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This article was published on November 8, 2011

The Race Online: Getting the UK to think digitally

The Race Online: Getting the UK to think digitally
Deborah Mackay
Story by

Deborah Mackay

Journo, blogger, news hound and social media geek. Founder of Digital Polish Ltd. Based in England. Journo, blogger, news hound and social media geek. Founder of Digital Polish Ltd. Based in England.

A lot of my life revolves around the Internet and digital technologies. The thought of spending 24 hours without online access has me nearly breaking out in a cold sweat. Growing up in the digital age, I can’t imagine a life offline but for many people in the UK all they know is offline. 8.7 million people in the UK have never used the Internet. They’ve never received or sent an email, never ordered something from Amazon, never watched a baby panda sneeze on YouTube or sent a Facebook friend request. But a campaign led by one of Britain’s best known digital entrepreneurs is looking to change all that and make the UK the first nation in the world to have a 100% web savvy population.

The Race Online

The aforementioned entrepreneur is co-founder and digital champion Martha Lane Fox. She’s fronting the government backed Race Online 2012 and Give An Hour campaign. The Race Online 2012 aims to “inspire, encourage and support” Britain to get online while the Give An Hour campaign looks to recruit “digital champions” to give an hour to help those offline get online.

This November, Fox is launching the campaign in Liverpool. On 1st November, Fox joined the panel at the Roy Stringer Lecture: The Democratising Role of the Web at FACT. The panel, which included Google’s Peter Barron and was chaired by Codeworks founder Herb Kim, addressed a wide range of issues and topics relating to role of the web. What particularly interested me, and what I think is a particularly important issue in the current climate, is the link between digital deprivation and social deprivation.

The Social–Digital Link

This isn’t a new concept. In 2008, the Department of Communities and Local Government published an analysis of social disadvantage and the information society which states that “those who are most deprived socially are also least likely to have access to digital resources such as online services.” The Race Online 2012 campaign states that of the 8.7 million people in the UK who are offline, 39% are over 65 years old, 38% are unemployed and 19% are families with children. Cost plays a big part in the digital exclusion of these groups. This is something Fox hopes her campaign can combat.

“I want to do all I can to remove affordability as a barrier. We are working with our partners to offer £95 refurbished computers for those receiving benefits and are also with Registered Social Landlords to secure affordable connectivity deals for their tenants. About 50% of all those offline live in social housing.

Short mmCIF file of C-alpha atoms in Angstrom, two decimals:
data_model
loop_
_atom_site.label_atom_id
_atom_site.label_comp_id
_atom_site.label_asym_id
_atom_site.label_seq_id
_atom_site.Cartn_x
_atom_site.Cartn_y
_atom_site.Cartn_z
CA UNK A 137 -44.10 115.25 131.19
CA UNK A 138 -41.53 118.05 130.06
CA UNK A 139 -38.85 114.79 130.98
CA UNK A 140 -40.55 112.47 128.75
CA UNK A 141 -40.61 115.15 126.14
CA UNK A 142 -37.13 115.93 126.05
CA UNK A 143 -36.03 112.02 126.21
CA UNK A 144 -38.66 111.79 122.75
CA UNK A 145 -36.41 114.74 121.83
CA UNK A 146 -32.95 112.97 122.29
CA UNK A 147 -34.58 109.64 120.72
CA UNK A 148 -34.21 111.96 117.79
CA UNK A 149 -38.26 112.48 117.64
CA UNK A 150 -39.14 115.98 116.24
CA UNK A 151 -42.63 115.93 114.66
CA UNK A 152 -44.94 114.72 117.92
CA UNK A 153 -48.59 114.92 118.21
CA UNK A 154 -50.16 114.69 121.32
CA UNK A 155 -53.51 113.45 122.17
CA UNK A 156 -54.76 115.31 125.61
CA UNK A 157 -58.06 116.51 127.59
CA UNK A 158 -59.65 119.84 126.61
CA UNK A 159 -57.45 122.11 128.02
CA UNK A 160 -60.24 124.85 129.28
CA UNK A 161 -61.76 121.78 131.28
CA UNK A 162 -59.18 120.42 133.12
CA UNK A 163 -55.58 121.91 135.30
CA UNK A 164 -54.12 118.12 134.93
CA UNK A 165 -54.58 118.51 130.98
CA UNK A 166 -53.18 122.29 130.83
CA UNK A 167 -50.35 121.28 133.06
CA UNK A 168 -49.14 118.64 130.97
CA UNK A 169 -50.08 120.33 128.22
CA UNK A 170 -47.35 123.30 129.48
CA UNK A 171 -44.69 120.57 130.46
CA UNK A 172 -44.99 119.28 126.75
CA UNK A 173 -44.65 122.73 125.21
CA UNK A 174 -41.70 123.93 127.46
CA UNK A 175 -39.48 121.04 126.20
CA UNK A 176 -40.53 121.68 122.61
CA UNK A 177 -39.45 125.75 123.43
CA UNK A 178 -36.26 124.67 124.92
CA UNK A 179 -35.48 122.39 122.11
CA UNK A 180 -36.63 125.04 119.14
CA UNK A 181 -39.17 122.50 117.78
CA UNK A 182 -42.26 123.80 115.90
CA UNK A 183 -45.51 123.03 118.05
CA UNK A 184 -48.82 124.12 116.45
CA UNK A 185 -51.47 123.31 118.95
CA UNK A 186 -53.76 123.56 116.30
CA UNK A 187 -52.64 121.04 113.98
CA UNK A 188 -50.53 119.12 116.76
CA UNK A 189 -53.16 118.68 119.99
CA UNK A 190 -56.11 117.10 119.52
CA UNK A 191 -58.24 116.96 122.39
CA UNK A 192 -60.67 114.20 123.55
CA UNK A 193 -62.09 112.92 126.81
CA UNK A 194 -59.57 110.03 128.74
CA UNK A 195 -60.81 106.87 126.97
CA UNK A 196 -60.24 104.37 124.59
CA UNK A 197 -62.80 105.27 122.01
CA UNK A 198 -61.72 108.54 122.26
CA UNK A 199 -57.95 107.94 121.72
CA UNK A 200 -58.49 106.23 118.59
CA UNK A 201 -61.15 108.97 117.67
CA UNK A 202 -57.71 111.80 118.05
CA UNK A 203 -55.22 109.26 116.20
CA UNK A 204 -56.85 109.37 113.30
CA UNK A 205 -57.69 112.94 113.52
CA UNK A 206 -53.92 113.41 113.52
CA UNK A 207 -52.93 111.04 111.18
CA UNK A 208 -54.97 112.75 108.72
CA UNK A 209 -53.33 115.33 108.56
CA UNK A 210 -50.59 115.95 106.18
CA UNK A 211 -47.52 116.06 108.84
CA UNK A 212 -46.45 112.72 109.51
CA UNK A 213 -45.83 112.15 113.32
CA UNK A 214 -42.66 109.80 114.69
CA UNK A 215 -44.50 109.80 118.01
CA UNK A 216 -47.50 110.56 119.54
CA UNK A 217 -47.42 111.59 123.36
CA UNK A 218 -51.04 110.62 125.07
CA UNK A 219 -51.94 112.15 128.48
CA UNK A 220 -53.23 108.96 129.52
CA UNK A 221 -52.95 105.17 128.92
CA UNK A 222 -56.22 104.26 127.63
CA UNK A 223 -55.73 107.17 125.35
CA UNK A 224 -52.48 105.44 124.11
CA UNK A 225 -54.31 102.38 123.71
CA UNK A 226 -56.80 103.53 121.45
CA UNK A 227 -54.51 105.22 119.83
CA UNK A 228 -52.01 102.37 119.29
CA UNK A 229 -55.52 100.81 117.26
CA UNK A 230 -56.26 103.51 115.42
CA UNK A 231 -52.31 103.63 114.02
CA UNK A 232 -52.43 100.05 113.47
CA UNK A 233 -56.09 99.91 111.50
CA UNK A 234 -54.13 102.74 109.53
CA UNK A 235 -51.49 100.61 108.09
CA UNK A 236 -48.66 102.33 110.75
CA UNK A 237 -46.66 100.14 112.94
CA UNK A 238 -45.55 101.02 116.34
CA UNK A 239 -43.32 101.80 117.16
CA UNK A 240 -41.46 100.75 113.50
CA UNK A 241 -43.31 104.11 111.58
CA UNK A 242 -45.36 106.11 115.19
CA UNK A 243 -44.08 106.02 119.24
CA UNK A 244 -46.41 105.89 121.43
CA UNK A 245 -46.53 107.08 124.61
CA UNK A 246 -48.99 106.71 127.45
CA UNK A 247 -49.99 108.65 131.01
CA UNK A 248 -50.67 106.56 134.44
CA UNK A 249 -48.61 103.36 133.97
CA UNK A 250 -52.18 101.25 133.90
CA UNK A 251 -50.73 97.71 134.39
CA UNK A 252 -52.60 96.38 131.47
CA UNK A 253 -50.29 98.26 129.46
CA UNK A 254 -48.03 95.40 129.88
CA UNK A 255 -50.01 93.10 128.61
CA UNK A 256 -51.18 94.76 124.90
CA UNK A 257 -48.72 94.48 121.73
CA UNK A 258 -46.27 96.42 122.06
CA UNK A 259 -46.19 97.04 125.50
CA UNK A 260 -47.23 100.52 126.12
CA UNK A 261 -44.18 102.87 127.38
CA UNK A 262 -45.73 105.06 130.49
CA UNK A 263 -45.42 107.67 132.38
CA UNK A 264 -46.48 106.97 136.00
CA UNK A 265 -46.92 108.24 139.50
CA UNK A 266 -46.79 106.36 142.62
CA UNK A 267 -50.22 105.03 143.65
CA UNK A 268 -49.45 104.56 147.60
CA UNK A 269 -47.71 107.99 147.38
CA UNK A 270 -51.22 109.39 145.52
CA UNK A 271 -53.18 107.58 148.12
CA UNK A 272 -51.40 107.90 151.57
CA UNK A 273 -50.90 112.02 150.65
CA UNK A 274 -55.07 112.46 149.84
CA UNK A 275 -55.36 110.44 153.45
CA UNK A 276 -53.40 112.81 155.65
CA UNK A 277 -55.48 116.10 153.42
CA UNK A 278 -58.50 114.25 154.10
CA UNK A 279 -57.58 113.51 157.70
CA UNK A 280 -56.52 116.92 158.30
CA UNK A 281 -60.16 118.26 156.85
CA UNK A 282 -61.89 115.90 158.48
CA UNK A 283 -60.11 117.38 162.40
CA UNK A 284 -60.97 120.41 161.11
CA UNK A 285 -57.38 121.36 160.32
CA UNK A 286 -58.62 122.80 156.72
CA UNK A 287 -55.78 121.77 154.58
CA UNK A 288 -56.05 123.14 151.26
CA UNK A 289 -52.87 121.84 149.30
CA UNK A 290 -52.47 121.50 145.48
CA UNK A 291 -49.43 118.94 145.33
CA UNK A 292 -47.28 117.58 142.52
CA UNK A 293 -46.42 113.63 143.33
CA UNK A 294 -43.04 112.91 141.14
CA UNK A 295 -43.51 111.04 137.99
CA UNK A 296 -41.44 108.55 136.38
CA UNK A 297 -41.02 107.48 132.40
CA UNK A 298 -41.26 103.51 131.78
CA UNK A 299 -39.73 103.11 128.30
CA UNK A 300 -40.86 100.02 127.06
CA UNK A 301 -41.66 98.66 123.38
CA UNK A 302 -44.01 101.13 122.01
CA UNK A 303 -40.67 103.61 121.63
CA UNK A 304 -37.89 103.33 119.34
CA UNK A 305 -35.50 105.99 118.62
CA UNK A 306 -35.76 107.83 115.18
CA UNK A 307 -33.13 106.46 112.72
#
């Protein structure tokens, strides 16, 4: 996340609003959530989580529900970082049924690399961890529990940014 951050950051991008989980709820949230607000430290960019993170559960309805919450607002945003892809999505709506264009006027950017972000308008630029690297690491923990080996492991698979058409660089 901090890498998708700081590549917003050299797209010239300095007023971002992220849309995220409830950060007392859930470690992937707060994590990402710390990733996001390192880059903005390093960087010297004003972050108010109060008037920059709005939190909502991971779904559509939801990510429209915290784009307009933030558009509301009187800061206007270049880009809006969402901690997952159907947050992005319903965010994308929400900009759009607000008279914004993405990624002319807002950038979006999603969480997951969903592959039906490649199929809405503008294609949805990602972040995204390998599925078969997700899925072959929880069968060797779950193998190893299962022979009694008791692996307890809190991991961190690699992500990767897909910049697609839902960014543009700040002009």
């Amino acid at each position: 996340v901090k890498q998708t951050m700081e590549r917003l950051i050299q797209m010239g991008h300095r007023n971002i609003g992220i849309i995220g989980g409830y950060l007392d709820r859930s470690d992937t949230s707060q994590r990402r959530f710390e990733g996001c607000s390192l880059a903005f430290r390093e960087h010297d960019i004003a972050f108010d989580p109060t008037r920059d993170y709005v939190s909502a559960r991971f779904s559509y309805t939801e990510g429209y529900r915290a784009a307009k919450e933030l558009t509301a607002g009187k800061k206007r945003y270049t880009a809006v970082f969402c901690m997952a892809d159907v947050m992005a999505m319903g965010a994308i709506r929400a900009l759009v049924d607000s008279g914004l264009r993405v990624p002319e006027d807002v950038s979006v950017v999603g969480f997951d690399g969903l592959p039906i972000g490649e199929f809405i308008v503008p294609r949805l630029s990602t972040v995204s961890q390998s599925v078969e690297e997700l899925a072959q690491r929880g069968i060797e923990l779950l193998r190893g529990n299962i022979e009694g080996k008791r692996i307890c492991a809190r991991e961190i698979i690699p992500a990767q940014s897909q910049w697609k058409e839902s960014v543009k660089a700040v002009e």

It’s essential that we remove this divide. With 9 out of 10 jobs only advertised online and the average family saving over £200 a year by being online – even after you take off the cost of buying and running a pc – it is just not acceptable that those with the least resources are not able to take advantage of all the benefits the web brings.”

Fox’s view is supported by the fact that unemployment is at a 17 year high of 2.57 million in the UK. If the nation is to do everything it can to boost employment and the economy, we need to be utilising all of our resources. The Race Online 2012 is a great way of promoting the need to get online and the Give An Hour campaign is a good way of bringing people together to help one another but the technology itself plays a vital part.

A Mobile Future

This week I attended another event on Merseyside, TEDxLiverpool. The talk’s theme was A Mobile Future. Mobile devices are going to play a massive role ingetting the nation online. Smartphone contracts are now available from as little as £10 a month. This provides a cheap alternative for accessing the web. The power of mobile has been demonstrated world wide from the the Middle East’s spring uprisings to the role it played in the London Riots. I don’t give these examples to show how mobile should be used but to highlight how accessible mobile is to a wide range of people.

However like with overall Internet use, there is still a knowledge gap in the UK when it comes to mobile. In October, The Guardian newspaper reported that half the population owns a smartphone but that not all owners are making the most of the phone’s capabilities. Carolina Milanesi explains.

“People are still pretty much using them for calls and texts,” she said. “What’s needed is for people to be educated more by the handset companies about what they can do with the device…

Apple is good at showing people how they can use apps, but other companies need to move away from saying they’ve got five-megapixel cameras or whatever.”

But Milanesi expects people’s knowledge of smartphones to increase as technologies develop.

“I think next year we will see people using these devices more effectively as more apps become available on low-end devices, especially as those become more powerful.”


I’m pleased Martha Lane Fox is leading the Race Online 2012 not because everyone should be online but because everyone should at least be able to make a ‘digital choice’. As education is a right, digital education should be a right. People should be able to make informed decisions as to whether they want to be on or offline.

I agree with Carolina Milanesi in that the companies behind the technology need to play a part in the nation’s digital education. Jobs’ greatest legacy was making high-end technology accessible and understandable.

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